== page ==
The second inning went poorly too. Ed Brinkman singled and moved to second when I walked Jim Hannan, the pitcher; he scored on Hamlin’s double. Hannan scored when I threw a wild pitch. Now we are down 4-0. Lock came up again the third inning and singled to Joe Pepitone in right. With two outs, Don took a big lead off first and I picked him off – threw it to Ray Barker at first, who threw it to Bobby Richardson at second, and then back to Ray, who easily tagged Don to end the inning. The Yankees came back, incrementally, starting with Mickey Mantle’s Home Run in the bottom of the third. We won the game 8-5. I pitched a complete game for the eighth win of my fledgling baseball career.
Happy Birthday to Casey Cox, my Yankee teammate in 1972 and 1973. We were part of the Class of 1966 of American League pitchers making their major league debut; he was with the Washington Senators. The first time we pitched against each other was on July 8, 1966 at Yankee Stadium, the second game of a twilight doubleheader. This wasn’t exactly a battle of the titans; it was a match up of two fairly crappy teams; the ’72 Yankees were in 8th place, 19 ½ games out, and the Senators were in 9th, 21 ½ games out.
I had given up two runs in the first (including a double to Ken Harrelson and a triple to Frank Howard) and two more in the second. We picked up three runs in the third off Mickey Mantle’s Home Run, doubles by Joe Pepitone and Ray Barker, and a single by Horace Clarke. Casey relieved Joe Hannan in the fifth inning after Mickey singled to left and Hector Lopez (pinch running for Mickey) moved to third on Joe Pepitone’s single. Elston Howard came to bat and hit into a double play, but Hector scored and the game was tied 4-4. With two outs, Ray hit a deep shot to center – for a moment I thought it was going out – but Don Lock caught it and the inning was over. Casey pitched again in the sixth, a 1-2-3 inning. I came up with two outs and Casey struck me out – not an amazing accomplishment, but memorable to me nonetheless since it was a tie game. I’m glad Ralph Houk didn’t pinch hit for me.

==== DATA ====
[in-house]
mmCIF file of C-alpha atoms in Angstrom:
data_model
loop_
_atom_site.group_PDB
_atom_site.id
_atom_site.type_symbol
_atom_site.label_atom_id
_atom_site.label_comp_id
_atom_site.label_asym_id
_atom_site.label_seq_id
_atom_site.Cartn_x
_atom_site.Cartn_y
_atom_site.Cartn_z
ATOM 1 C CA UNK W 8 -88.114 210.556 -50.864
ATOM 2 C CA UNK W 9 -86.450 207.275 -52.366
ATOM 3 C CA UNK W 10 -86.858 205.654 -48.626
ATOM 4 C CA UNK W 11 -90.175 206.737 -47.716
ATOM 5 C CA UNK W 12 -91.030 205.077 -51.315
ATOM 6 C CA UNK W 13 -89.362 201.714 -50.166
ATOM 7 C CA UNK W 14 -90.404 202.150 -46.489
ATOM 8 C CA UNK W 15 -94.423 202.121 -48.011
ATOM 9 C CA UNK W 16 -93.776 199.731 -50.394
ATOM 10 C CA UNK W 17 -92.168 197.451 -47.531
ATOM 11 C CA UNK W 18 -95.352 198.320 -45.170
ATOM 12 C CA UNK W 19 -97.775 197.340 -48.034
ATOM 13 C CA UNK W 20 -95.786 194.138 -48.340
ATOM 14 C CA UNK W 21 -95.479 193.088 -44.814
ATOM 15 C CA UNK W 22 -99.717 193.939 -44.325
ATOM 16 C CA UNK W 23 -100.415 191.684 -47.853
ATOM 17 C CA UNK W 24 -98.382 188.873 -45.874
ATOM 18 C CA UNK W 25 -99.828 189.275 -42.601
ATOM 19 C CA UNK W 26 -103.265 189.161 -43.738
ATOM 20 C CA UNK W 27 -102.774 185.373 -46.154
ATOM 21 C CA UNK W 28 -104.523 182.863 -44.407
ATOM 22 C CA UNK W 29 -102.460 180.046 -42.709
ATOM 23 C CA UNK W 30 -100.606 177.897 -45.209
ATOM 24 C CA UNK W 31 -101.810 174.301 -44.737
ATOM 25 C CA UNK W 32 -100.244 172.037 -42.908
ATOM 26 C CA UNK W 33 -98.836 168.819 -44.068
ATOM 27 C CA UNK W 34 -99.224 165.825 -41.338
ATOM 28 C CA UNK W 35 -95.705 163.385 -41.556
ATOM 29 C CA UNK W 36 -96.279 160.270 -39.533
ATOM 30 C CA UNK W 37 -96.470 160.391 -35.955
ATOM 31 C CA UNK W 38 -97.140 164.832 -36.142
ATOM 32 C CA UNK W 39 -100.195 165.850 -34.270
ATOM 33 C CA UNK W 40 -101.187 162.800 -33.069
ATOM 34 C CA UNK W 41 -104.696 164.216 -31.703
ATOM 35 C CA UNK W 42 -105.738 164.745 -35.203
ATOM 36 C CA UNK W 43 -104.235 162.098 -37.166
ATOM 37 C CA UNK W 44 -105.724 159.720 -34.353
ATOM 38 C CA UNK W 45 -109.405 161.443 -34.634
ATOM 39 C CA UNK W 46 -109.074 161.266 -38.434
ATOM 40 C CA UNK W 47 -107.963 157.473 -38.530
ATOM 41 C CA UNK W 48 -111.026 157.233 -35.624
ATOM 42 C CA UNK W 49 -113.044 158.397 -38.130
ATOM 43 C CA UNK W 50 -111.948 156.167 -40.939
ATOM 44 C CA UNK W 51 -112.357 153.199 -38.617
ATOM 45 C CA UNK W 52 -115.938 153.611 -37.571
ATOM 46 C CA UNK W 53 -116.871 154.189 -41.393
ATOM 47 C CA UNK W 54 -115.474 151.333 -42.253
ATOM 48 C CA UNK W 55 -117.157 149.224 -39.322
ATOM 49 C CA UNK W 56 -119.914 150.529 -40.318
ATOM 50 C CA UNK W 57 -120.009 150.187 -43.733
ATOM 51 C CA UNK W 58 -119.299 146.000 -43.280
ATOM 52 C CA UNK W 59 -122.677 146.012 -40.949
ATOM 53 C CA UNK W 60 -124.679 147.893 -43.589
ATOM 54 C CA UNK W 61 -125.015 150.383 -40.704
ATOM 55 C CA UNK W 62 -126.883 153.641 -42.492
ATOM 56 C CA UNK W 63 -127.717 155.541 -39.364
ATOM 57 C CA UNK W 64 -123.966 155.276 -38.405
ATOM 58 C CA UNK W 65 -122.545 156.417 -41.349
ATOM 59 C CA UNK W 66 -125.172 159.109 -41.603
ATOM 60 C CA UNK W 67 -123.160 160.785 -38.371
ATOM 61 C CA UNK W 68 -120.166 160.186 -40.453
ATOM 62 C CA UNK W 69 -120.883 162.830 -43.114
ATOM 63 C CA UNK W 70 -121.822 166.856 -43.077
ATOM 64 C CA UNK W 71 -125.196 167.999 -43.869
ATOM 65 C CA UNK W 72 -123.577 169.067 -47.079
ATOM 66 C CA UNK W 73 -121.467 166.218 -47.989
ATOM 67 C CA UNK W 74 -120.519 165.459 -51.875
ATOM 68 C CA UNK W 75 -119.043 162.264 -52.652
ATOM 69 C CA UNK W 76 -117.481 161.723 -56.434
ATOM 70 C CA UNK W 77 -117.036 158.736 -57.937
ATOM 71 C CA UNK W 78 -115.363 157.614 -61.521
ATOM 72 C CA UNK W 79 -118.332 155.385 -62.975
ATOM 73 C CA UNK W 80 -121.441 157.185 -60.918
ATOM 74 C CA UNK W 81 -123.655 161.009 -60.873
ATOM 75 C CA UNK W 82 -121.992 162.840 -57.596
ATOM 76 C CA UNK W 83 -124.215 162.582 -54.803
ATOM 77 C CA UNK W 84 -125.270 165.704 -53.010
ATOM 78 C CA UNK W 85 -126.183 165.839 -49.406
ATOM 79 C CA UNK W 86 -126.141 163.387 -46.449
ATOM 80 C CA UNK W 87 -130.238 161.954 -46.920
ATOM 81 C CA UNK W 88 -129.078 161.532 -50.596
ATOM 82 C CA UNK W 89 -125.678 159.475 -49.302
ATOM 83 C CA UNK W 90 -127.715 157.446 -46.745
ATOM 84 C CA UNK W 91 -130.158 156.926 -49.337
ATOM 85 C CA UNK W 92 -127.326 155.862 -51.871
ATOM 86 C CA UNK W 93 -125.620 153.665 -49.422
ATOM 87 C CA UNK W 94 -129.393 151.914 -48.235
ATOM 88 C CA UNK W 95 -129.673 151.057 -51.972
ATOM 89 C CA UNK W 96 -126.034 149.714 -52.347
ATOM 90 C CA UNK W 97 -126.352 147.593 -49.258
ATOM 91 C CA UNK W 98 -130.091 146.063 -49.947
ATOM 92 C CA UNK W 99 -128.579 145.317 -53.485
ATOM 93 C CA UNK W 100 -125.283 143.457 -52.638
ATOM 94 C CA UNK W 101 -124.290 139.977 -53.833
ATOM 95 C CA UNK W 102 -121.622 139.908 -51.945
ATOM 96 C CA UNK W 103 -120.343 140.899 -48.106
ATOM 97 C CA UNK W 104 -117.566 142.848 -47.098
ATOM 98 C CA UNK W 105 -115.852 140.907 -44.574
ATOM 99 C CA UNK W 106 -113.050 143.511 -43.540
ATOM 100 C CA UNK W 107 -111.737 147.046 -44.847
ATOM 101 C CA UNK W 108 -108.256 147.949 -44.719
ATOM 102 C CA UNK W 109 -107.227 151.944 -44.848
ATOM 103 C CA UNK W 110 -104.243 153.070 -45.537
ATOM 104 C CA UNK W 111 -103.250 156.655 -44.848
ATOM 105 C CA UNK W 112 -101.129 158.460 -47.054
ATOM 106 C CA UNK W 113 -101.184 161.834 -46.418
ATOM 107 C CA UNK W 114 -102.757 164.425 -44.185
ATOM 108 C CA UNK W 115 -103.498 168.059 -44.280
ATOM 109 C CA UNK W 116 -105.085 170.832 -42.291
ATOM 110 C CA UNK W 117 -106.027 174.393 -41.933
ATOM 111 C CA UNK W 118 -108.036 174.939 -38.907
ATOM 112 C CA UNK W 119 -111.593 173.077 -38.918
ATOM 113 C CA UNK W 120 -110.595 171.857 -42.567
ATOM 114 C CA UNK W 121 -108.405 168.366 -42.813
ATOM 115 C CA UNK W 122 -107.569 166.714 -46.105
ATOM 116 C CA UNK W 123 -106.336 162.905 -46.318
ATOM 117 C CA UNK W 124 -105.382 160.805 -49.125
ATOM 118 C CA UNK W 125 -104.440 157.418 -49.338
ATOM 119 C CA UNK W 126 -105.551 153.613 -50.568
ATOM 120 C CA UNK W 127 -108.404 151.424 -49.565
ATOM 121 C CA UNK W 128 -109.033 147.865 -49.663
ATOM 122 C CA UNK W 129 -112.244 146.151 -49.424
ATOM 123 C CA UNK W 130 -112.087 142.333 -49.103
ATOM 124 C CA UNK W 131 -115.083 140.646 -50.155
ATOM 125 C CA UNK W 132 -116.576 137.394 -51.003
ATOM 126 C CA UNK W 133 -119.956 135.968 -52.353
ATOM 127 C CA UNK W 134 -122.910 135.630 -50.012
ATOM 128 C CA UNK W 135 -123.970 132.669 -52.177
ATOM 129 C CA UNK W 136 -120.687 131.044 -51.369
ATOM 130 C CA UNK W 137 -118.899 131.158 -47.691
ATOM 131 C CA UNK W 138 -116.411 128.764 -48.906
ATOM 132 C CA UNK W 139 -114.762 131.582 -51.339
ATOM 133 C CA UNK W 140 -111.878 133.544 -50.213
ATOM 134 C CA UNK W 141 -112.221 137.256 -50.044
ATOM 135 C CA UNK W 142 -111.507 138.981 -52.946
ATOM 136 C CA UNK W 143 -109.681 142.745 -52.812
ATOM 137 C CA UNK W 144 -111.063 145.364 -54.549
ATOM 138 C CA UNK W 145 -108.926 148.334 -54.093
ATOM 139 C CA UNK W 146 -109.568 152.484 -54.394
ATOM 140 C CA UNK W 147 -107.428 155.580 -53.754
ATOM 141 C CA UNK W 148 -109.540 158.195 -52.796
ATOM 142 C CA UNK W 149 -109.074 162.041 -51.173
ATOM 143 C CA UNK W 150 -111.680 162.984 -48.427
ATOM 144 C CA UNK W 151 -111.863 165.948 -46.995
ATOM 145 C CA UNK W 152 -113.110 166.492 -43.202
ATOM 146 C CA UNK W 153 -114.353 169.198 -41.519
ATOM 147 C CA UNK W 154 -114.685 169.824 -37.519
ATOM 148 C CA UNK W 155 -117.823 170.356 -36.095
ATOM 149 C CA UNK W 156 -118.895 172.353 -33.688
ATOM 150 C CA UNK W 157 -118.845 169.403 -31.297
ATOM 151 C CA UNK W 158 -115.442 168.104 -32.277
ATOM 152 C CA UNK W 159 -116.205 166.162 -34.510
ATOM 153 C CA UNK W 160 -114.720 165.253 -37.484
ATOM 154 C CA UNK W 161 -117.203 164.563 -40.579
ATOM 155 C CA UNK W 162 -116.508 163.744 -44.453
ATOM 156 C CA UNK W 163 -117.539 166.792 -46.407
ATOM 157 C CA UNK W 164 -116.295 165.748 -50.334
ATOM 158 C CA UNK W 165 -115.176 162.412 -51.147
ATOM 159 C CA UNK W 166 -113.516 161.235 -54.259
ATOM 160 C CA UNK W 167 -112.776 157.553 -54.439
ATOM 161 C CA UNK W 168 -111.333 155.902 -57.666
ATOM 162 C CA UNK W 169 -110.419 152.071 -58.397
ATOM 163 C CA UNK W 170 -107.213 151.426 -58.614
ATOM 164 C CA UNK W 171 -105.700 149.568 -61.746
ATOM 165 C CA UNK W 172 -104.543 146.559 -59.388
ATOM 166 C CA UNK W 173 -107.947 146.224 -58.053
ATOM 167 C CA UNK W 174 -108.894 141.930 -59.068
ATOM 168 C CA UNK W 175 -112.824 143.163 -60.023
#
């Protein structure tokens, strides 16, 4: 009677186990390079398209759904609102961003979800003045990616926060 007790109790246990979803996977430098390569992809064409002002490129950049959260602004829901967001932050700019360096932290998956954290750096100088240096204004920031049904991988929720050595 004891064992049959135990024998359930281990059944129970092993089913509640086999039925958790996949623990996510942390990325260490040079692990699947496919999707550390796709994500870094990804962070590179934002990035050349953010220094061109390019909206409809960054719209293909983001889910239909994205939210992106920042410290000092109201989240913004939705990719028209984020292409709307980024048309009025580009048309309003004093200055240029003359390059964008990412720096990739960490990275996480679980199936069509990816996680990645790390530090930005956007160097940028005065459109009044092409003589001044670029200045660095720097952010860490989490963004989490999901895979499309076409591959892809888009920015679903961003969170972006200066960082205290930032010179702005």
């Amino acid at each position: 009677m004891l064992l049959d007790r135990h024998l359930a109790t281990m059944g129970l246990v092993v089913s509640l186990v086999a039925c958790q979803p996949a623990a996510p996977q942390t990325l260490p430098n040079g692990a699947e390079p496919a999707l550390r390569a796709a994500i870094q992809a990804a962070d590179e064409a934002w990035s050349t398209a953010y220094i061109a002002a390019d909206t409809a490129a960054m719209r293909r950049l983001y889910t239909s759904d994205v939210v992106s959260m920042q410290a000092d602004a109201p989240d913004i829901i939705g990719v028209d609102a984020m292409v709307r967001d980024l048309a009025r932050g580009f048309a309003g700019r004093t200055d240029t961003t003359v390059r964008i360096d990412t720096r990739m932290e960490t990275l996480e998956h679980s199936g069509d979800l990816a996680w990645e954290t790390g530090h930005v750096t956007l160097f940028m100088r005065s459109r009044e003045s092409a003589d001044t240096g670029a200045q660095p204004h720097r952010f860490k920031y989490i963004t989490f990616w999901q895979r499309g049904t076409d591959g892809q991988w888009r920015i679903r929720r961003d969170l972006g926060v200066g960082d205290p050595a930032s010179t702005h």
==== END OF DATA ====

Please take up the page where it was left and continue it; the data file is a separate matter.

The top of the seventh was no good for me. Paul Casanova led off with a single, and moved to second on a beautiful sacrifice bunt by Ed Brinkman. Gil Hodges, the Senators manager, pulled Casey so that Bob Saverine could pinch hit. Good move. Bob singled to center and Paul scored and we’re now losing 5-4. But my team continued to come through. The new Washington pitcher, Dick Bosman, walked Tom Tresh; Bobby Richardson got to first base on a fielding error by Brinkman, the shortstop, with Tommy moving to second. Hector executed a pretty good sacrifice bunt, moving Tommy to third and Bobby to second. Hodges called for an intentional walk to Pepitone, loading the bases. Elston Howard popped up to first; then Ray Barker hit a two-out single, with Tommy and Bobby scoring. Now we’re ahead 6-5. We scored one more run in the eighth when Clete Boyer hit a leadoff triple and later scored. Dick Bosman got the loss and I was now 8-5, with another complete game but just two strikeouts.